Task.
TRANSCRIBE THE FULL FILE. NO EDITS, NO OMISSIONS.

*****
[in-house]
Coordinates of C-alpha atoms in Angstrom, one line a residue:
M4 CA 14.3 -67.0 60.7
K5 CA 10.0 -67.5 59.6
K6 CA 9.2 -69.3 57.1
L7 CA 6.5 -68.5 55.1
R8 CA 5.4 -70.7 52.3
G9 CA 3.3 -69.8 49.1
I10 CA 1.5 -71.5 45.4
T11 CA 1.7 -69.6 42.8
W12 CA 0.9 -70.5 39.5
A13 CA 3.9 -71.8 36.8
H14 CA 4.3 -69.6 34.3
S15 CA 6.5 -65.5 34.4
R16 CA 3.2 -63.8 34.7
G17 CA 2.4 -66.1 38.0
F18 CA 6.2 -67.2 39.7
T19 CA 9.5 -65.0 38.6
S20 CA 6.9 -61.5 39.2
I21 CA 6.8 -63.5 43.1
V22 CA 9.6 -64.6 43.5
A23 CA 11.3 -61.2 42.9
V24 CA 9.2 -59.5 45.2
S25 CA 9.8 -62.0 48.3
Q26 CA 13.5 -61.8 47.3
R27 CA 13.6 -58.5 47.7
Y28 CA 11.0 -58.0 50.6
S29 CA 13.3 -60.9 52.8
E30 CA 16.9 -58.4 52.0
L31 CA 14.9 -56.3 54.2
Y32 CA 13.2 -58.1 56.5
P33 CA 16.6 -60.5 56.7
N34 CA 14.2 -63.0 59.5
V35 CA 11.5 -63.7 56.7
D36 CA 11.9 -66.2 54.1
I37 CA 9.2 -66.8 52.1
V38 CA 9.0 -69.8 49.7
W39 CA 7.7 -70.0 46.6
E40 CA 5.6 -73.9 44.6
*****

[in-house]
Coordinates of C-alpha atoms in Angstrom, one line a residue:
M4 CA 14.3 -67.0 60.7
K5 CA 10.0 -67.5 59.6
K6 CA 9.2 -69.3 57.1
L7 CA 6.5 -68.5 55.1
R8 CA 5.4 -70.7 52.3
G9 CA 3.3 -69.8 49.1
I10 CA 1.5 -71.5 45.4
T11 CA 1.7 -69.6 42.8
W12 CA 0.9 -70.5 39.5
A13 CA 3.9 -71.8 36.8
H14 CA 4.3 -69.6 34.3
S15 CA 6.5 -65.5 34.4
R16 CA 3.2 -63.8 34.7
G17 CA 2.4 -66.1 38.0
F18 CA 6.2 -67.2 39.7
T19 CA 9.5 -65.0 38.6
S20 CA 6.9 -61.5 39.2
I21 CA 6.8 -63.5 43.1
V22 CA 9.6 -64.6 43.5
A23 CA 11.3 -61.2 42.9
V24 CA 9.2 -59.5 45.2
S25 CA 9.8 -62.0 48.3
Q26 CA 13.5 -61.8 47.3
R27 CA 13.6 -58.5 47.7
Y28 CA 11.0 -58.0 50.6
S29 CA 13.3 -60.9 52.8
E30 CA 16.9 -58.4 52.0
L31 CA 14.9 -56.3 54.2
Y32 CA 13.2 -58.1 56.5
P33 CA 16.6 -60.5 56.7
N34 CA 14.2 -63.0 59.5
V35 CA 11.5 -63.7 56.7
D36 CA 11.9 -66.2 54.1
I37 CA 9.2 -66.8 52.1
V38 CA 9.0 -69.8 49.7
W39 CA 7.7 -70.0 46.6
E40 CA 5.6 -73.9 44.6